Friday morning saw an early start and off to the heli to Bleaker island. We had booked to stay at Cassard House, the Rendells new lodge. It is luxurious in a very un-Falkland way – open plan and airy, with modern bathrooms and all mod cons. We chose the easy walk up to the imperial cormorant colony before lunch and watched a frenzy of nest building as diddle dee and tussoc was stolen from nearby moorland and nests established whilst neighbours simultaneously stole supplies to improve their own creations. Fascinating to watch the ensuing angry arguments and posturing; and at the same time the elegant and fantastic courtship behaviour - winding of necks, rising and falling of heads, coral orange combs contrasting tropically with iridescent flashing blue eyes. Thousands of birds bustling together on a cliff top; and here and there, an egg appearing. One or two Skuas were starting to arrive, preparing to take their gory share..
We couldn’t resist walking into the tussoc at the edge of the cliffs and finding the Rockhoppers. Just back for the season, they too were nest building, stealing tussock and chasing each other angrily away from chosen nest sites, partners, or choice pieces of tussock. Very noisy and busy, but endearingly curious as always, they were happy to sit close to us, walk up and inspect us, and carryon their business apparently undisturbed.
Back to the house for lunch and then off to find Seal lions – but no luck. Presumably out fishing; we ended up watching Southern Giant Petrels swooping along the cliffs in the draught, and being entertained by Magellanic penguins just back for breeding, busily sorting out their burrows and reclaiming their homes. We discovered a young Night Heron and watched him fishing, spotted two sleeping Oystercatchers and a flock of Snowy Sheathbills, stark white against the slate black rock.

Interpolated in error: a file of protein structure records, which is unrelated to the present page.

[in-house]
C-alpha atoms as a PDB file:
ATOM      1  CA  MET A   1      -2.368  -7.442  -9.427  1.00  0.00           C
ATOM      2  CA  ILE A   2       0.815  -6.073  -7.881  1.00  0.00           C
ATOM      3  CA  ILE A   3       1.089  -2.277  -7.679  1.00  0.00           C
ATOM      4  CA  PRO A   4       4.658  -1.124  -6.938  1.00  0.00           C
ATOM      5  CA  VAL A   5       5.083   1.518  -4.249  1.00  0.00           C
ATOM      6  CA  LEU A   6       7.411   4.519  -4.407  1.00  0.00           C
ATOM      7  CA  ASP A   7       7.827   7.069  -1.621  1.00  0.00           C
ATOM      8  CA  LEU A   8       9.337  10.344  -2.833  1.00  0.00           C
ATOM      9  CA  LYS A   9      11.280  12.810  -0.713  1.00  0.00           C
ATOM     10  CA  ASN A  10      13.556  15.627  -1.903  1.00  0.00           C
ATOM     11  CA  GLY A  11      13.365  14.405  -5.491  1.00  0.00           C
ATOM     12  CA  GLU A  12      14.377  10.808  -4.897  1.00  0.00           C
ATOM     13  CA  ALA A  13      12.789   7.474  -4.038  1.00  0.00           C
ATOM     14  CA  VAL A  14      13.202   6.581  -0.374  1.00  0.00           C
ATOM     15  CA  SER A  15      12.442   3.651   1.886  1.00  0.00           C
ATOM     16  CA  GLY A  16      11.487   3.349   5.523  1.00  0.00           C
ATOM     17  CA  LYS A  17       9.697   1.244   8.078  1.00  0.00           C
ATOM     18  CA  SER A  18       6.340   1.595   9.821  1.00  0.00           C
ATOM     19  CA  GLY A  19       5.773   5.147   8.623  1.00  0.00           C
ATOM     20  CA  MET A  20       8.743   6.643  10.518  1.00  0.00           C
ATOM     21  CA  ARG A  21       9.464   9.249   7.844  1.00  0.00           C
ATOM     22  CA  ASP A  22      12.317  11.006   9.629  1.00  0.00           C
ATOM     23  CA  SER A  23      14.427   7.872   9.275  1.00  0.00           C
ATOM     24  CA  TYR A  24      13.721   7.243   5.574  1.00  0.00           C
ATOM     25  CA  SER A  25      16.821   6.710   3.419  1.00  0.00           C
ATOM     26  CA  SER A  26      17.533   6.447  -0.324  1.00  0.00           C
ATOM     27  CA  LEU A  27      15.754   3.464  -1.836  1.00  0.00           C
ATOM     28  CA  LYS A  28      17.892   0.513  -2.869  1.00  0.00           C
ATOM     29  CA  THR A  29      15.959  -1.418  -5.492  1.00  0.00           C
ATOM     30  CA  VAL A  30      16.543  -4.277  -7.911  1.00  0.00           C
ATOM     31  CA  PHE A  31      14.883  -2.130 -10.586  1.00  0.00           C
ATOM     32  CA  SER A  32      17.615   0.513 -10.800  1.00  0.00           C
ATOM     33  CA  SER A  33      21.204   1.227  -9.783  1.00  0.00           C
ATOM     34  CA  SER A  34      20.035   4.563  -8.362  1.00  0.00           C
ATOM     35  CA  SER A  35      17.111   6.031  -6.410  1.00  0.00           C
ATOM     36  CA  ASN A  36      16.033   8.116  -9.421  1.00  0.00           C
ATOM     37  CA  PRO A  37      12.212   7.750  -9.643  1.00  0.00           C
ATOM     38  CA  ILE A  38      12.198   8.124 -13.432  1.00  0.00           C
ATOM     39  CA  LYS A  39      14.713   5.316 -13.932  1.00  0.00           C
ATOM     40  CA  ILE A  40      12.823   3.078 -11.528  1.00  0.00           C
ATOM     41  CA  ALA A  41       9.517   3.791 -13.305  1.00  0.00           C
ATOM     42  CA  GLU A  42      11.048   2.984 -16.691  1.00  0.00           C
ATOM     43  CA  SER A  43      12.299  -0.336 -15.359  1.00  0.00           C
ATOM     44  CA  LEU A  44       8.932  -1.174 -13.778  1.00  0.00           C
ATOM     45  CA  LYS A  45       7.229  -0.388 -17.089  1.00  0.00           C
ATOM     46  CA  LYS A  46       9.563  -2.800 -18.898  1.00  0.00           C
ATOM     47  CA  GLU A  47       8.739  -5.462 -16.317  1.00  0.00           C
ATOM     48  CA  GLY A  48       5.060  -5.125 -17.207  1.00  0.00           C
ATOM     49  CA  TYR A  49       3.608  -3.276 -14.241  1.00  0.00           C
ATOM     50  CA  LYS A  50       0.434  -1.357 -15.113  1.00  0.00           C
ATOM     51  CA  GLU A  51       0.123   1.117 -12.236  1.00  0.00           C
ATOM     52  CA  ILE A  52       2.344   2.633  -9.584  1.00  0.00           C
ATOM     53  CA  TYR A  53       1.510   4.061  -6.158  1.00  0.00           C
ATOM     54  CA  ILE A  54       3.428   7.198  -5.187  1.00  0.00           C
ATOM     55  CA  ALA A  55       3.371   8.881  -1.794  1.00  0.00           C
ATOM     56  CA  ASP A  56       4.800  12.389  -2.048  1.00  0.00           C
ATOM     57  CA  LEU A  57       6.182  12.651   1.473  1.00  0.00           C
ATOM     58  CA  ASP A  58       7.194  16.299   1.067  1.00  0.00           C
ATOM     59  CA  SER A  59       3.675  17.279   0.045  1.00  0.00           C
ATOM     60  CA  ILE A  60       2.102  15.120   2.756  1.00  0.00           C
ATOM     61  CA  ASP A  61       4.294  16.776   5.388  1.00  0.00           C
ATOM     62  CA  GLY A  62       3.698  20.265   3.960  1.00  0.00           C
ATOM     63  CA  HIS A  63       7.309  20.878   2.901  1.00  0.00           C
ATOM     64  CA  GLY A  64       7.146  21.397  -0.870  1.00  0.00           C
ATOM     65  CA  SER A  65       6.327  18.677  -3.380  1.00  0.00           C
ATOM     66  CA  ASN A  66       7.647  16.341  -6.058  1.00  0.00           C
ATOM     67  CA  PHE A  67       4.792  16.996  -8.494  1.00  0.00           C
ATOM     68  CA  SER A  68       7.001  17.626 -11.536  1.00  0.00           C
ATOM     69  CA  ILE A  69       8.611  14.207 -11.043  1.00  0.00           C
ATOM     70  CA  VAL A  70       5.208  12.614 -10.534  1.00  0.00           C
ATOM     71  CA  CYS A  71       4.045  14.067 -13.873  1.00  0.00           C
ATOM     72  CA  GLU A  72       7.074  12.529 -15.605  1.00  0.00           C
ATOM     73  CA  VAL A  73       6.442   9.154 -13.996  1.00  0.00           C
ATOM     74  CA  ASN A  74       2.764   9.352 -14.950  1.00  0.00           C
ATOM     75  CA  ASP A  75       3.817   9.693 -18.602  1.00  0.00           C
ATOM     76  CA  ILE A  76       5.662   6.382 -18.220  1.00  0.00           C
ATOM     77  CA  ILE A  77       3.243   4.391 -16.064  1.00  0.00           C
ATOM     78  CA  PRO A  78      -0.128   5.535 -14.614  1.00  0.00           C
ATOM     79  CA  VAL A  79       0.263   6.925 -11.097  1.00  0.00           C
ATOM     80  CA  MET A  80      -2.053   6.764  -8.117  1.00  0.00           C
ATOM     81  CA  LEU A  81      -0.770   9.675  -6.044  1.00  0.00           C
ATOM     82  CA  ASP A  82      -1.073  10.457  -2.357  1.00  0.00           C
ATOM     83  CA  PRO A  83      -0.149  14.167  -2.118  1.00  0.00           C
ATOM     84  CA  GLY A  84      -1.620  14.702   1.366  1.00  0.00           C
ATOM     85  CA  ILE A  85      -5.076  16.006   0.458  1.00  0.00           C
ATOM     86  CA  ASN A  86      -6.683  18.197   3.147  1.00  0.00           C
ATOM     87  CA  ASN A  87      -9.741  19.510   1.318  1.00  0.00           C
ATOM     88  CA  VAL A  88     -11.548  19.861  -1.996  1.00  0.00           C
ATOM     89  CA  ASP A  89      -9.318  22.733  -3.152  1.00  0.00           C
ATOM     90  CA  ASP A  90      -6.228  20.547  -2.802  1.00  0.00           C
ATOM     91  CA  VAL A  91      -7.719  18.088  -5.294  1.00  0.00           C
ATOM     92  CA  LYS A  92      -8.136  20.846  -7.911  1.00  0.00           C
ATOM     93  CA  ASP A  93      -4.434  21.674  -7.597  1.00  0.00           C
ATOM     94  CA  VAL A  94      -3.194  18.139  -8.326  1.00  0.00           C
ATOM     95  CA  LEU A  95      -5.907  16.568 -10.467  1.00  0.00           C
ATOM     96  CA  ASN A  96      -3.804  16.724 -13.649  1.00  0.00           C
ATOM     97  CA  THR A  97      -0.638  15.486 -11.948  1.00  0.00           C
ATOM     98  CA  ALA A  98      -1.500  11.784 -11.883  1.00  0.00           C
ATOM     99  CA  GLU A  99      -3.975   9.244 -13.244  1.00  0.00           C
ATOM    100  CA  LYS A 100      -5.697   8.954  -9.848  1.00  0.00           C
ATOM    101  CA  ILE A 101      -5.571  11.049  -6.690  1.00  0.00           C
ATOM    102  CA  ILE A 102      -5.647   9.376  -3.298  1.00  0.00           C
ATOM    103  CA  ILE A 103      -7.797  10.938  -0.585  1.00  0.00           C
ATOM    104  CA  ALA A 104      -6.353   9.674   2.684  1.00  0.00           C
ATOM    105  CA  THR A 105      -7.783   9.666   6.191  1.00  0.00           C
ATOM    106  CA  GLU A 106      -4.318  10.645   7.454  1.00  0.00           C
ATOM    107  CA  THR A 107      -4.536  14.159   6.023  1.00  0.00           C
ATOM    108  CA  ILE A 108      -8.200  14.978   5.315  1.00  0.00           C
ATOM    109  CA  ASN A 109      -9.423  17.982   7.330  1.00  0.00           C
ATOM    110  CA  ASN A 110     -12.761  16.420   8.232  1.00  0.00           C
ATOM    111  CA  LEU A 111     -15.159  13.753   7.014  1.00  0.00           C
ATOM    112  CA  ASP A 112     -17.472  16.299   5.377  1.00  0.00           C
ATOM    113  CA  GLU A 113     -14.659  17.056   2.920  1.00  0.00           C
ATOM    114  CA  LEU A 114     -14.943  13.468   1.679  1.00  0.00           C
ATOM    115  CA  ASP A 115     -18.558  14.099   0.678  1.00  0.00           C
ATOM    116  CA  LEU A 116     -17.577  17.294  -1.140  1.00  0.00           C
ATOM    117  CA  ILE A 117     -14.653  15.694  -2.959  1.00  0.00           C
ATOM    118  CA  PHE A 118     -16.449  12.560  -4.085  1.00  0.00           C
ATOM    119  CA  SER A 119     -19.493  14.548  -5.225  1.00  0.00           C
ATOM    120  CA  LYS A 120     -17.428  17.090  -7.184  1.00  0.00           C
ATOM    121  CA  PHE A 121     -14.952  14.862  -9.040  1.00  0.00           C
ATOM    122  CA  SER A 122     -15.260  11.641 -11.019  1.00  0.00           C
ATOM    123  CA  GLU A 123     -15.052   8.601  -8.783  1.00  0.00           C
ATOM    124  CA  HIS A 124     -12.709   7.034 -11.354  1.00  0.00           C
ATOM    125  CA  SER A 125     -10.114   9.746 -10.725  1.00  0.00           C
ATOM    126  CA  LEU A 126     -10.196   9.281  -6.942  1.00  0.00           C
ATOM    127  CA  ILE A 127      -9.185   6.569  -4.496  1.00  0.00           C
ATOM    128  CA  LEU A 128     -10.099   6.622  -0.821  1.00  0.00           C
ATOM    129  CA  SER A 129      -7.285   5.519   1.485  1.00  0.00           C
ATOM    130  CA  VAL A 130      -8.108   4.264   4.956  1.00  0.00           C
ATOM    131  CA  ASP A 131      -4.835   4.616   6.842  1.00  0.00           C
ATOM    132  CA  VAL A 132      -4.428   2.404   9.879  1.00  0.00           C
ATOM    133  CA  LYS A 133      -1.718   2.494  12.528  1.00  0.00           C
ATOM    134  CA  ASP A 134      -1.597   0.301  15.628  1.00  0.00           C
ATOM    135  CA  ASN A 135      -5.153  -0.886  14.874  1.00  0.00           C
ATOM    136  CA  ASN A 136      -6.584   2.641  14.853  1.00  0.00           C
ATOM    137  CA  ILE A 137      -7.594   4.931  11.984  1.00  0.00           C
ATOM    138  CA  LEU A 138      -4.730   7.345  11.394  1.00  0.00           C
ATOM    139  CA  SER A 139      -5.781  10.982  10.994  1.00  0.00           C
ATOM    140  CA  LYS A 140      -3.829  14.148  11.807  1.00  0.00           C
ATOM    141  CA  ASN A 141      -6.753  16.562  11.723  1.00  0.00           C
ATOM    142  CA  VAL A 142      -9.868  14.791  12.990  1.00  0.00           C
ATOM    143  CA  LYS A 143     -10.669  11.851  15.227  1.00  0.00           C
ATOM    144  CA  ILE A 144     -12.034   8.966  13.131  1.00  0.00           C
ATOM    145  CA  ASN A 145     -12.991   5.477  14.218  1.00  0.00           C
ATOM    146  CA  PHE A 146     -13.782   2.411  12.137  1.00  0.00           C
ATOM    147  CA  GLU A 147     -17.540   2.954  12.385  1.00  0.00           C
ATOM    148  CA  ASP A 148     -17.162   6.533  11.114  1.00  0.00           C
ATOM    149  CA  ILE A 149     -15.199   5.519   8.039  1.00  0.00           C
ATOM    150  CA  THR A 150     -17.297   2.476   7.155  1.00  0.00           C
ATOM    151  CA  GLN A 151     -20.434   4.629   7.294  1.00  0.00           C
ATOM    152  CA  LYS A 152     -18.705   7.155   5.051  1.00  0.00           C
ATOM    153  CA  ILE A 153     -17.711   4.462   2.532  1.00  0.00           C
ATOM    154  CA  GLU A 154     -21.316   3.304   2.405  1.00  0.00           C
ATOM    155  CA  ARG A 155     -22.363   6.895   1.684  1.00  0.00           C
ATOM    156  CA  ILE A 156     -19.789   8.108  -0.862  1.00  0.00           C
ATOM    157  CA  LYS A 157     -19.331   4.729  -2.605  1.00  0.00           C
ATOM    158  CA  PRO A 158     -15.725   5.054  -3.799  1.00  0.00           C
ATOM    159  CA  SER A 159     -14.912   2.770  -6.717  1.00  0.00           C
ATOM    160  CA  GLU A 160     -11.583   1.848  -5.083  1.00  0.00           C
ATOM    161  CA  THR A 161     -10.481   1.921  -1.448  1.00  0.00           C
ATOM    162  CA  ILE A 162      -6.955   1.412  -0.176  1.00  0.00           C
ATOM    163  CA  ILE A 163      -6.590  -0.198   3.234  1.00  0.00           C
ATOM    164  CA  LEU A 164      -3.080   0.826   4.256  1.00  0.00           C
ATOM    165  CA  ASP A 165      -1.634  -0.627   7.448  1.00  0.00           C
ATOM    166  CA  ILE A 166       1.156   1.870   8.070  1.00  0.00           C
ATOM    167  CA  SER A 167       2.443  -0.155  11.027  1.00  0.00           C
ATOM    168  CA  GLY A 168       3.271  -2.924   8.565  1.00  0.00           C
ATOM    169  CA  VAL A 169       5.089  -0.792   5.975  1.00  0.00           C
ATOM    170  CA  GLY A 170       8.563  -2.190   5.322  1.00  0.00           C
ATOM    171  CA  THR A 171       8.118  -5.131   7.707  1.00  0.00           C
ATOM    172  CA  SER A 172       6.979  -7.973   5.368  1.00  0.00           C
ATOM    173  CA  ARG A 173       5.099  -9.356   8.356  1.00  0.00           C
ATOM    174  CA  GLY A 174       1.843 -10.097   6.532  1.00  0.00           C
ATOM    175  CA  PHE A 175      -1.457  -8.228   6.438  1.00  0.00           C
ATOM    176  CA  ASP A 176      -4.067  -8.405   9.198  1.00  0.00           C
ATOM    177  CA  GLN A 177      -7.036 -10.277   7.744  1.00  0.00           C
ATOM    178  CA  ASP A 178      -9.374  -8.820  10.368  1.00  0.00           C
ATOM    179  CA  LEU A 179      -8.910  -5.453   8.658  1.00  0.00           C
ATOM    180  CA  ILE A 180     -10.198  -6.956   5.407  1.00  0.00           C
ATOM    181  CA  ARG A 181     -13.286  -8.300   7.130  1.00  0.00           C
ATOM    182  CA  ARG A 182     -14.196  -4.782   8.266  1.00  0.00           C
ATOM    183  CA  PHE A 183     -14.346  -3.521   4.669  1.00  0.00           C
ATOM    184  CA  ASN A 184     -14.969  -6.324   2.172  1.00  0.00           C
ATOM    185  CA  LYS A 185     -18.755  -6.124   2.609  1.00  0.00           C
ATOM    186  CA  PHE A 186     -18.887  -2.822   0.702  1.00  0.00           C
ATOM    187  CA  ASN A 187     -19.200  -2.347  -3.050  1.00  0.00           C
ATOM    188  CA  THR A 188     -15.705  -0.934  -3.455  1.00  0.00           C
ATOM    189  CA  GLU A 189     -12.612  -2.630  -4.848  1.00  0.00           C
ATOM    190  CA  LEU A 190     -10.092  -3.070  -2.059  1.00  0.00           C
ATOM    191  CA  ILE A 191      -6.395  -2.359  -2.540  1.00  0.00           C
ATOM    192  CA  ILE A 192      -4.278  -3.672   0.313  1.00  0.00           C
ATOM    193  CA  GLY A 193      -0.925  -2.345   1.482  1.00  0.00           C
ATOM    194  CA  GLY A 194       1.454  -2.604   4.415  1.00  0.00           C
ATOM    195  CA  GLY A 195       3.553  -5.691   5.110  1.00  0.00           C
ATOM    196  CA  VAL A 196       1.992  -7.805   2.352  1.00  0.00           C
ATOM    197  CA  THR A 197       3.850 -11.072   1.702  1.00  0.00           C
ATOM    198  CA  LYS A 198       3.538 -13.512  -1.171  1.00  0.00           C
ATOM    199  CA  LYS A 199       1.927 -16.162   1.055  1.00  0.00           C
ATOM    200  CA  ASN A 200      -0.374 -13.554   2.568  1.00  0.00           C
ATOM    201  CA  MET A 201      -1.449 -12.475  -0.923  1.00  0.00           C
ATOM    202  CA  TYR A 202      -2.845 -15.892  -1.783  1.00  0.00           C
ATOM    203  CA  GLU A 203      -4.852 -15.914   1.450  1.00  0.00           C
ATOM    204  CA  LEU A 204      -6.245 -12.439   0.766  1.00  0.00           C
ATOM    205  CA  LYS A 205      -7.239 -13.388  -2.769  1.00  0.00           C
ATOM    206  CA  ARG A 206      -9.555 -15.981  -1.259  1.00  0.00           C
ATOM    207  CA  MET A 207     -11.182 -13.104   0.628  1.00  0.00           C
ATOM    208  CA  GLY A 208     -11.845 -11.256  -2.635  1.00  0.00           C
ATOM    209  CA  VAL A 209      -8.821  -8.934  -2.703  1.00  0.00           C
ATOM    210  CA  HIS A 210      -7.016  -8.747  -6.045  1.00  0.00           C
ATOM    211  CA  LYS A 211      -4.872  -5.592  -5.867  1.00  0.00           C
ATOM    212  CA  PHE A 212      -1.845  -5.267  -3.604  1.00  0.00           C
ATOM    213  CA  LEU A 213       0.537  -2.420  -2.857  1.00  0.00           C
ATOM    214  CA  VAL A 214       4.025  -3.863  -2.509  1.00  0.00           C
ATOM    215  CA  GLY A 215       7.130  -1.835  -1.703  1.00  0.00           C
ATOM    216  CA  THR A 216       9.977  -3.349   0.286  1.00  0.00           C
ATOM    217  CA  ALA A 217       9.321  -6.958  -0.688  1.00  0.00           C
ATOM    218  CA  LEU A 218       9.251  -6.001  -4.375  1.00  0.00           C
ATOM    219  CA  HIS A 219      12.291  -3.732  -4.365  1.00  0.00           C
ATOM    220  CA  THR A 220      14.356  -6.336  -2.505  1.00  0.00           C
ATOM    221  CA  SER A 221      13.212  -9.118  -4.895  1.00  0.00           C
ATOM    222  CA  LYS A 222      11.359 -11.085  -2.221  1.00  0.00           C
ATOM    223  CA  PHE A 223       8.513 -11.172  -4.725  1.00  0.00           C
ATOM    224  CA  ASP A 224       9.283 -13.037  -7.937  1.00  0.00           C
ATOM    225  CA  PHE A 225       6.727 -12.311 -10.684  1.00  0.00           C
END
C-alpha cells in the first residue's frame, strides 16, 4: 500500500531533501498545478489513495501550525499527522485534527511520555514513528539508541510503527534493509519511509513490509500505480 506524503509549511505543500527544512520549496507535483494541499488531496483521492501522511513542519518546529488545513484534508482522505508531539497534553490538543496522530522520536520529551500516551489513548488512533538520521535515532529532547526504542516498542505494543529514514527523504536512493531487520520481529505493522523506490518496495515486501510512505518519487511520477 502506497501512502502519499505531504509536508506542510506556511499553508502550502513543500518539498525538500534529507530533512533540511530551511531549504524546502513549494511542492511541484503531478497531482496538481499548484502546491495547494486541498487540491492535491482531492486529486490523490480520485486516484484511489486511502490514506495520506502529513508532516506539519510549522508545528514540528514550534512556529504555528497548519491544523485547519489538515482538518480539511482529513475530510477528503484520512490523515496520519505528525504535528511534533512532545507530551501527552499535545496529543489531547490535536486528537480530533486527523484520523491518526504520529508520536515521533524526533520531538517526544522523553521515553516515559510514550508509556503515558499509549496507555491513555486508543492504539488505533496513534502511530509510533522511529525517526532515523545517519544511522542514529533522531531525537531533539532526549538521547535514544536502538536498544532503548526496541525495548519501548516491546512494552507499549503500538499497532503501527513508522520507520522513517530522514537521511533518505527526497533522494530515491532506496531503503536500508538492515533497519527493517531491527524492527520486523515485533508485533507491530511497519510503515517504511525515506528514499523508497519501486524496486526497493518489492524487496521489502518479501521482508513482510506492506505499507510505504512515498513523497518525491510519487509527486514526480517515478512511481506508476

So back to the Rockhoppers for a proper look – and on to a second colony perched on the cliff edge with a breath-taking view out to sea which I don’t suppose they appreciate. The weather was bright but very cold and windy, and the sea and the cliffs conspired to produce tall walls of shining white spray, shooting high towards the sky. The cliffs here are dramatic shelves of rock which allow you to step down and down until you are offered out towards the swirling crashing green water; impressive and intimidating.
We had ordered the Bleaker meat packs that night, intending to use the BBQ in the barn across the field. A huge pile of (very) low carbon footprint meat duly arrived, but while Bill dutifully stoked charcoal , we didn’t venture far from the house and enjoyed the warmth and rest on a very cold evening.
Saturday morning was bright but still finger- numbingly cold, with a skin- freezing wind. We set off to walk to the Gentoo colony, passing Big Pond (typically imaginative) and spotting silver grebes and black necked swans. Magellanic penguins poked up from their burrows in and amongst the cows and sheep, and after a very cold night, petrels and vultures were cruelly on hand to clear up new born lambs who had died from hypothermia overnight. It was heart rending to see the mothers fight off the scavengers until they realised the futility of their instinct, eventually running back to the flock.